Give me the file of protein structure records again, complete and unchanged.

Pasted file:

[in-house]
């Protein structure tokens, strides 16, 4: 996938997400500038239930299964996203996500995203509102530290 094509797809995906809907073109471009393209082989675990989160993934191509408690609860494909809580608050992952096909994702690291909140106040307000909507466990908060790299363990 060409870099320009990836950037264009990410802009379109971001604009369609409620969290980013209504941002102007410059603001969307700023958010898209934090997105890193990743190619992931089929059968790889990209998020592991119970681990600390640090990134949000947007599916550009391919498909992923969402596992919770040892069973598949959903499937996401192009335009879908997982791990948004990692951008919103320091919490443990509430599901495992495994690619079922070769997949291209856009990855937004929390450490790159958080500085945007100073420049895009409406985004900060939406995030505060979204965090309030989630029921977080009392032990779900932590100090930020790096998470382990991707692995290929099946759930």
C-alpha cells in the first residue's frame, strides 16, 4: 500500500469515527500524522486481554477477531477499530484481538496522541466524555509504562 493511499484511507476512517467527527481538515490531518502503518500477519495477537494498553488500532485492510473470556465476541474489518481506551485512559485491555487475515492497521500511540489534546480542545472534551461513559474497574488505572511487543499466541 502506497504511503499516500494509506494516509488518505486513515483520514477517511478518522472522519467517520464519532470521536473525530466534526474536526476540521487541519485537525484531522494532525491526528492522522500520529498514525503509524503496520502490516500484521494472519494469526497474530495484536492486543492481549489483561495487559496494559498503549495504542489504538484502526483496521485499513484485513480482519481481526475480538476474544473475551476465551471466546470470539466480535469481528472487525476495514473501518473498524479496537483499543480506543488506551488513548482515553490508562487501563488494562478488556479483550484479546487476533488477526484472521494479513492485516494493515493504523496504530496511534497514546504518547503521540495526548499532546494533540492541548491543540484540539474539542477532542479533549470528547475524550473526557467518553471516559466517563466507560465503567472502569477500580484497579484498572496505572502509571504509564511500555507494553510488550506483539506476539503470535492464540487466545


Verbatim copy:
[in-house]
């Protein structure tokens, strides 16, 4: 996938997400500038239930299964996203996500995203509102530290 094509797809995906809907073109471009393209082989675990989160993934191509408690609860494909809580608050992952096909994702690291909140106040307000909507466990908060790299363990 060409870099320009990836950037264009990410802009379109971001604009369609409620969290980013209504941002102007410059603001969307700023958010898209934090997105890193990743190619992931089929059968790889990209998020592991119970681990600390640090990134949000947007599916550009391919498909992923969402596992919770040892069973598949959903499937996401192009335009879908997982791990948004990692951008919103320091919490443990509430599901495992495994690619079922070769997949291209856009990855937004929390450490790159958080500085945007100073420049895009409406985004900060939406995030505060979204965090309030989630029921977080009392032990779900932590100090930020790096998470382990991707692995290929099946759930």
C-alpha cells in the first residue's frame, strides 16, 4: 500500500469515527500524522486481554477477531477499530484481538496522541466524555509504562 493511499484511507476512517467527527481538515490531518502503518500477519495477537494498553488500532485492510473470556465476541474489518481506551485512559485491555487475515492497521500511540489534546480542545472534551461513559474497574488505572511487543499466541 502506497504511503499516500494509506494516509488518505486513515483520514477517511478518522472522519467517520464519532470521536473525530466534526474536526476540521487541519485537525484531522494532525491526528492522522500520529498514525503509524503496520502490516500484521494472519494469526497474530495484536492486543492481549489483561495487559496494559498503549495504542489504538484502526483496521485499513484485513480482519481481526475480538476474544473475551476465551471466546470470539466480535469481528472487525476495514473501518473498524479496537483499543480506543488506551488513548482515553490508562487501563488494562478488556479483550484479546487476533488477526484472521494479513492485516494493515493504523496504530496511534497514546504518547503521540495526548499532546494533540492541548491543540484540539474539542477532542479533549470528547475524550473526557467518553471516559466517563466507560465503567472502569477500580484497579484498572496505572502509571504509564511500555507494553510488550506483539506476539503470535492464540487466545